Precise plans work for some, but not everyone. It is important we keep in mind that not having a plan at certain points in a person’s career does not always equate to not having interests, aspirations, passions or motivations. It certainly does not mean a person will not be successful in a role. I have come to realise that the main thing that kept me going throughout my studies was my genuine interest in what I did. Today, the passion for what I do keeps me going as well. I am following my interests and passions first and building a career around them as I go. This may not work for everyone, but somehow it does for me.

A lot of us can clearly remember our lives without mobile phones and the internet, simply because major technological changes in Africa only recently took (and is still taking) place. Who would have accurately predicted that Africa will top the mobile money map or be an emerging force to reckon with in e-commerce today? Things change and these days, very quickly.

To me, having a plan set in stone means not giving myself room to adapt to unpredictable changes or even new challenges. It does not mean I am not aiming for specific things, it just means I am creating a flexible environment to ensure I achieve my goals. It means I am preparing myself for and willing to walk through multiple interesting and challenging career paths, not a straight, narrow and somewhat boring path.

Even professionals who enjoy career planning, do not always have clear cut visions of what they want to be or do at all times, but as long as they have something that drives them – a passion or an aspiration that links directly to their dream or current jobs and employers, then they are on the right track.

So if I was interviewing for a role today and asked where I see myself in five years, my answer would probably be:

  • I see myself continuing in the path I have always taken – striving to be the best in what I do
  • I see myself in a challenging and engaging role that has some links to one or more of my passions and interests, especially Africa, recruitment, international development and corporate social responsibility
  • I see myself effectively using the skills I have gained, but also exploring opportunities where I can gain a lot more at the shortest possible time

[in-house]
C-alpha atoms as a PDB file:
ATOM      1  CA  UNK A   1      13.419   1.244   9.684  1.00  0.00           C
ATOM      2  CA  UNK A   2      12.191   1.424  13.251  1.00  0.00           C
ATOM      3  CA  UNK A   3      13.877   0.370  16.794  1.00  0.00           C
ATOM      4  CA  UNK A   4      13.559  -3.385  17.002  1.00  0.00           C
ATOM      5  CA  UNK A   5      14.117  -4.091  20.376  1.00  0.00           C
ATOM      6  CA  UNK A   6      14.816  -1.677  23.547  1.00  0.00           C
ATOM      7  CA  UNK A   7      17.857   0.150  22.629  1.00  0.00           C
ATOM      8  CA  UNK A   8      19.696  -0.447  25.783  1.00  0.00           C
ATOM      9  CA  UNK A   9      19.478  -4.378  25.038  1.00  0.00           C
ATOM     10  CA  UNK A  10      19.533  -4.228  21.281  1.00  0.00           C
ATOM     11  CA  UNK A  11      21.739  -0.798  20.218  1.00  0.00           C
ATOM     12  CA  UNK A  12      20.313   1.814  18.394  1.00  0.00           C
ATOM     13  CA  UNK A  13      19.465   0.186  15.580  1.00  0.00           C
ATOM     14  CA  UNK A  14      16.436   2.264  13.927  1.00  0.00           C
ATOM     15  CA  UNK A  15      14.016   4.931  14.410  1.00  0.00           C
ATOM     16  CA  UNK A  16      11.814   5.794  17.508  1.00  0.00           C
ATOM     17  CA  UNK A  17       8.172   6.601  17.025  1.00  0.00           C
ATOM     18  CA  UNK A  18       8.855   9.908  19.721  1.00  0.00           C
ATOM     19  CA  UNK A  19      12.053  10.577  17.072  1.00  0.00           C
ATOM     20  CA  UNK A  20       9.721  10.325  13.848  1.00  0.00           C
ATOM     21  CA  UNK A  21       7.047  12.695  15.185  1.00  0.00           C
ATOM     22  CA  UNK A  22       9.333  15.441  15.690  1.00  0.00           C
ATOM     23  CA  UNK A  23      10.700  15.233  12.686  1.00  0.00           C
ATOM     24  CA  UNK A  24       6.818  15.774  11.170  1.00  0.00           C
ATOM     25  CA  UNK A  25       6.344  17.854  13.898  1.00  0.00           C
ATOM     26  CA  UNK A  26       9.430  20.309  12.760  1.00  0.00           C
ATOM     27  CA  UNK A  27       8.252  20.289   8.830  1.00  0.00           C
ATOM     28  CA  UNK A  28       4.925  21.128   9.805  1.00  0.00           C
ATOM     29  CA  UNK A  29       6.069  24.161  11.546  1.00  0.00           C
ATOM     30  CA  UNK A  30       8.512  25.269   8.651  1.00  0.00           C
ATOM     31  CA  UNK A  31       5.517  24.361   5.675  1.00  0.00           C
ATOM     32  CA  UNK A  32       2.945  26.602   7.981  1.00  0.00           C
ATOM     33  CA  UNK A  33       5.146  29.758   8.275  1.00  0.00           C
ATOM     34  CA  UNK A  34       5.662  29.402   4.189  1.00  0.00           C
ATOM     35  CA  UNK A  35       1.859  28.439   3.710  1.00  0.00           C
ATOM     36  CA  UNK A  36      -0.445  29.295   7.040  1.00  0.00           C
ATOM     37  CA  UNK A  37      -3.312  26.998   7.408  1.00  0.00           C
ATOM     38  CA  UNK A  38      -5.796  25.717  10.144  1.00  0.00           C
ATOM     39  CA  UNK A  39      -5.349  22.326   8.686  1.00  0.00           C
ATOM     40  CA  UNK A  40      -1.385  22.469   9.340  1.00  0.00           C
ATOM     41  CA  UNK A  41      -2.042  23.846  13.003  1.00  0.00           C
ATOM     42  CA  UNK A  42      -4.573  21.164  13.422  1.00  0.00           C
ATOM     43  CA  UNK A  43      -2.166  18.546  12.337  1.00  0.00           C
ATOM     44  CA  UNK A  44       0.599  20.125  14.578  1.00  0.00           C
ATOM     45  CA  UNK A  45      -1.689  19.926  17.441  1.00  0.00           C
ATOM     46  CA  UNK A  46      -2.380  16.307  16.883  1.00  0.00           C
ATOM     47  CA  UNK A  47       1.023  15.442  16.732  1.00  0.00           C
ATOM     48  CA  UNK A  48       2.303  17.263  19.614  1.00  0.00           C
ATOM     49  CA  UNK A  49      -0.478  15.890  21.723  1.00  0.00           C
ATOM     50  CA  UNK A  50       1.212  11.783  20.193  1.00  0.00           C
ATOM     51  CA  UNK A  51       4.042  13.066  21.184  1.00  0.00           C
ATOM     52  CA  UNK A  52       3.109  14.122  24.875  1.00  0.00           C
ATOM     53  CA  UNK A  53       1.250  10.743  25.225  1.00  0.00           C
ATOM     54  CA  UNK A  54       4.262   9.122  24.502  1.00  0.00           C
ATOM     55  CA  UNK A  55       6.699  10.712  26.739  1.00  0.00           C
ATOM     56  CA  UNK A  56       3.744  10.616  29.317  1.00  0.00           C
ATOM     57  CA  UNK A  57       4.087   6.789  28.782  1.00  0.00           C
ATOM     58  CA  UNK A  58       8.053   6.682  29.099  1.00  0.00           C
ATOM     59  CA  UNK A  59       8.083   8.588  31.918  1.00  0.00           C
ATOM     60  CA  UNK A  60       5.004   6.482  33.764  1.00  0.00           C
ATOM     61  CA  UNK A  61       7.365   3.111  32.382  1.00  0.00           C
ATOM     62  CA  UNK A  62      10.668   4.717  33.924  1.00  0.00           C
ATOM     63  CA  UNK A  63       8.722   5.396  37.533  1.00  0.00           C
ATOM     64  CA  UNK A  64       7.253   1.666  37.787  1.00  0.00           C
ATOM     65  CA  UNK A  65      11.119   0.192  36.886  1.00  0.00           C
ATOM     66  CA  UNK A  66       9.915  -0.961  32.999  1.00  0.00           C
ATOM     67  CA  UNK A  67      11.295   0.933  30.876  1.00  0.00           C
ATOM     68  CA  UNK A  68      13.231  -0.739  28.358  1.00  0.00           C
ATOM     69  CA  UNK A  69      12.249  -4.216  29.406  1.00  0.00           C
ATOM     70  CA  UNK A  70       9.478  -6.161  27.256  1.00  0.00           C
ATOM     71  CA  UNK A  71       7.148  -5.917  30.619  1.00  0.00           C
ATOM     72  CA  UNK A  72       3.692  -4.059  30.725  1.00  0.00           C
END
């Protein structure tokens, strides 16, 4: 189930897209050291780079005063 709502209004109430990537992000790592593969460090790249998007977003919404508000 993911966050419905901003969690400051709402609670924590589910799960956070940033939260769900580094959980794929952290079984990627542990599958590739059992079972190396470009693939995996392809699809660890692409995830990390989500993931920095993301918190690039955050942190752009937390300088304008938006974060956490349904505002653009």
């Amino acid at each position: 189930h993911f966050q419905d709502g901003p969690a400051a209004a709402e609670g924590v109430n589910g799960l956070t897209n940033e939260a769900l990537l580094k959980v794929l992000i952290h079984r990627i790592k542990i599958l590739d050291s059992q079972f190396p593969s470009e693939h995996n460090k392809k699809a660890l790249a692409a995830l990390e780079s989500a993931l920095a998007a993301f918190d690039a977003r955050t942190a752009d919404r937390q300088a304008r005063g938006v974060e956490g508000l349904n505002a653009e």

To me, for as long as all the dots connect in my head (and heart) today, I will not worry about where I will be in five, four, three, two or even one year. The future is very unpredictable, but I know that every creative step I take towards a passion today, is a positive step towards where I will be in five years.

All I need to do is keep an eye on what the market is saying. Keeping abreast of future market predictions mean I can continue focusing on gaining the most relevant sets of skills…

  18 Responses to “Where Do You See Yourself in Five Years? A Recruiter’s Perspective”

  1. Fantastic.Great insight here.

  2. Keep on writing, great job!

  3. Truly insightful. This would no doubt help lots of people. I wish other recruiters would understand it in this context.

  4. Interesting

  5. As an undergraduate, I felt the first few paragraphs were not helpful to current students seeking graduate roles however finishing the article, I must say makes a lot more sense. Thanks for the great article.

  6. Our interests are subject to change, what’s more important is that we strive to excel? thank you for the insight…

  7. Always had issues answering this particular question, this answer is very useful. I bet the recruiter would be astonished.

  8. This is an eye opener…. Thank you.

  9. Very insightful response. I fear though that if not articulated well with an elaborate background as you did in your article, the recruiter may perceive you as being unsuitable and at all times only available to the highest bidder- an impression you don’t want any employer having of you.

  10. This is very educative. Thanks a lot.
    Need more of these.